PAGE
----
CAMDEN, Maine — The town recently spent $78,000 on wider, more stable docks for boating visitors but can’t install them for the 2012 tourist season, according to harbor master Steven Pixley.
The town ordered a replacement for the 128-foot-long main visitors’ dock and four smaller docks that jut off it. The new dock system is about 3 feet longer, a bit wider and will be more stable because of how it’s secured.
For more than two decades the docks have been chained to the ocean floor. This, Pixley said, allows them to sway.
“So at low tide there is slack in the chain and it can drift around. If you have a yacht on one side and a boat on the other side and two 30-footers, that dock can move around quite a bit,” Pixley said. “With pilings it will be much more secure and the docks will be beefier and more stable for folks to walk around on.”
The town plans to install pilings that are rot-resistant and ward off worms that would eat normal wood pilings. But the size of pilings needed — 55-footers — are not in stock right now, so the town will have to rely on its 8-year-old chain-secured docks for one more season.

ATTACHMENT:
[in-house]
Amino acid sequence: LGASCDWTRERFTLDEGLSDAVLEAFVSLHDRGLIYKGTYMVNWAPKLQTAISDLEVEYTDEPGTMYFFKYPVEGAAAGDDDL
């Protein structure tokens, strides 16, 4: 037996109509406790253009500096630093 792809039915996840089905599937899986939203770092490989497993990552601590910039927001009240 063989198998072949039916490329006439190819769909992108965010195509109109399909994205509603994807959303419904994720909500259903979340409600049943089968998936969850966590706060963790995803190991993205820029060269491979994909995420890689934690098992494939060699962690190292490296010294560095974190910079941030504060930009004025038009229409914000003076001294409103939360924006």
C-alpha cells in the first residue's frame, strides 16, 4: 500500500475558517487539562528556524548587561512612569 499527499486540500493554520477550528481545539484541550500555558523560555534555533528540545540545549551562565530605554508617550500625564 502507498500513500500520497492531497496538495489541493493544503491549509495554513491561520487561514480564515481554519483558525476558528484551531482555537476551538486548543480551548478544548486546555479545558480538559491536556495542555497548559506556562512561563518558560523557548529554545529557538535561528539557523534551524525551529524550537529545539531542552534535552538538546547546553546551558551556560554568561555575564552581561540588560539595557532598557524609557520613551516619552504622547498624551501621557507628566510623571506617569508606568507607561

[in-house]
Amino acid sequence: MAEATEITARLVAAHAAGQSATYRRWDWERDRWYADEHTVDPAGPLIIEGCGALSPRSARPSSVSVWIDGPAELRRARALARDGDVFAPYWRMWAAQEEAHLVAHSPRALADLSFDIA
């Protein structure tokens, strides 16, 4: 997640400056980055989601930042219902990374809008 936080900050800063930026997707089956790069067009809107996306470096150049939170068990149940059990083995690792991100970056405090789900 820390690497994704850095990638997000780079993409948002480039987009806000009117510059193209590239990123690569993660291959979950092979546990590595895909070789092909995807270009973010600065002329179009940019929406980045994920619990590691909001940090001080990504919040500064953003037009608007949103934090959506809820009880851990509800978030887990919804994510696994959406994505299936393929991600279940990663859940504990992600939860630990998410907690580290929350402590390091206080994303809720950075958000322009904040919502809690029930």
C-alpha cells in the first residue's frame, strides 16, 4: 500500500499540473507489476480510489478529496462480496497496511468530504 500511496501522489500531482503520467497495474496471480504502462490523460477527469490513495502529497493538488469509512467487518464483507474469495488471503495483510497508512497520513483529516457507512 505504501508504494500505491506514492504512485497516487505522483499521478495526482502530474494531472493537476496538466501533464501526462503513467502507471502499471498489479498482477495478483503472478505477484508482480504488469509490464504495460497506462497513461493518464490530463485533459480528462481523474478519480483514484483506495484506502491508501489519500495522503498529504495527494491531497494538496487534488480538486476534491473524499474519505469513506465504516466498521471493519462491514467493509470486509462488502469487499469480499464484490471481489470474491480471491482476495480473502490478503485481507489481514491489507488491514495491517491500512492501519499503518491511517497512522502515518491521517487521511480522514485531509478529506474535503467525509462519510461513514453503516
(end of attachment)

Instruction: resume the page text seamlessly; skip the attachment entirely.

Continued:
The 12 pilings are expected to arrive by fall. At that time Pixley will have to decide whether the town should install them immediately or wait until next spring.
The town gave Pixley permission to spend up to $118,000 on new docks. That money all came from revenue generated from the harbor, which rents the docks. The town owns several docks but the upgrades are being done only at the transient overnight docks — the ones people may dock at for free a couple hours a day in the summer or can rent overnight.
The fishermen’s, small marina and schooner docks are not affected.